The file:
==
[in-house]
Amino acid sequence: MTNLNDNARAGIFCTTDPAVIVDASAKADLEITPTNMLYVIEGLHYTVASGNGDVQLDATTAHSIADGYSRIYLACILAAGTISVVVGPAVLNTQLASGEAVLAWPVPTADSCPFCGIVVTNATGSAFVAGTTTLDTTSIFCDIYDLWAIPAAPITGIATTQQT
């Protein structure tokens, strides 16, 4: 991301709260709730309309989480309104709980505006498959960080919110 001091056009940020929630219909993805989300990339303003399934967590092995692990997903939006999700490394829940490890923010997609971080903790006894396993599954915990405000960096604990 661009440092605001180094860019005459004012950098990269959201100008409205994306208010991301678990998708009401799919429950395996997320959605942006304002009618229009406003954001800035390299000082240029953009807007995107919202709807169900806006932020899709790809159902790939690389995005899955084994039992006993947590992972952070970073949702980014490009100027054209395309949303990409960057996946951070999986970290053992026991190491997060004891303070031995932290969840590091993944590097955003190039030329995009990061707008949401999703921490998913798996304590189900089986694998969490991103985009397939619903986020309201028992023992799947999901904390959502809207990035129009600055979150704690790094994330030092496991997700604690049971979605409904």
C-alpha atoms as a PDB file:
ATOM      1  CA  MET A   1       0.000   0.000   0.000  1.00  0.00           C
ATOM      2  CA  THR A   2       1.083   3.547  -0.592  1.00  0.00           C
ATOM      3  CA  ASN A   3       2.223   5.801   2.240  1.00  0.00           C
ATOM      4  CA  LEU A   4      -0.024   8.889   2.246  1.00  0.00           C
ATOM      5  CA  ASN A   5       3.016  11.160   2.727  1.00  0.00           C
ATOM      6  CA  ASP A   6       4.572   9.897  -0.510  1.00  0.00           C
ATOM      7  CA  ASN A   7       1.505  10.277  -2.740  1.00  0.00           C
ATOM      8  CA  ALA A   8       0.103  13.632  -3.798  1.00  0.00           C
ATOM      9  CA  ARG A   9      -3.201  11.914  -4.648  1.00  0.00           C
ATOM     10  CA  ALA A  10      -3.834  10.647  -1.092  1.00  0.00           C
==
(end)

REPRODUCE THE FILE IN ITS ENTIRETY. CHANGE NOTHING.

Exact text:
[in-house]
Amino acid sequence: MTNLNDNARAGIFCTTDPAVIVDASAKADLEITPTNMLYVIEGLHYTVASGNGDVQLDATTAHSIADGYSRIYLACILAAGTISVVVGPAVLNTQLASGEAVLAWPVPTADSCPFCGIVVTNATGSAFVAGTTTLDTTSIFCDIYDLWAIPAAPITGIATTQQT
């Protein structure tokens, strides 16, 4: 991301709260709730309309989480309104709980505006498959960080919110 001091056009940020929630219909993805989300990339303003399934967590092995692990997903939006999700490394829940490890923010997609971080903790006894396993599954915990405000960096604990 661009440092605001180094860019005459004012950098990269959201100008409205994306208010991301678990998708009401799919429950395996997320959605942006304002009618229009406003954001800035390299000082240029953009807007995107919202709807169900806006932020899709790809159902790939690389995005899955084994039992006993947590992972952070970073949702980014490009100027054209395309949303990409960057996946951070999986970290053992026991190491997060004891303070031995932290969840590091993944590097955003190039030329995009990061707008949401999703921490998913798996304590189900089986694998969490991103985009397939619903986020309201028992023992799947999901904390959502809207990035129009600055979150704690790094994330030092496991997700604690049971979605409904």
C-alpha atoms as a PDB file:
ATOM      1  CA  MET A   1       0.000   0.000   0.000  1.00  0.00           C
ATOM      2  CA  THR A   2       1.083   3.547  -0.592  1.00  0.00           C
ATOM      3  CA  ASN A   3       2.223   5.801   2.240  1.00  0.00           C
ATOM      4  CA  LEU A   4      -0.024   8.889   2.246  1.00  0.00           C
ATOM      5  CA  ASN A   5       3.016  11.160   2.727  1.00  0.00           C
ATOM      6  CA  ASP A   6       4.572   9.897  -0.510  1.00  0.00           C
ATOM      7  CA  ASN A   7       1.505  10.277  -2.740  1.00  0.00           C
ATOM      8  CA  ALA A   8       0.103  13.632  -3.798  1.00  0.00           C
ATOM      9  CA  ARG A   9      -3.201  11.914  -4.648  1.00  0.00           C
ATOM     10  CA  ALA A  10      -3.834  10.647  -1.092  1.00  0.00           C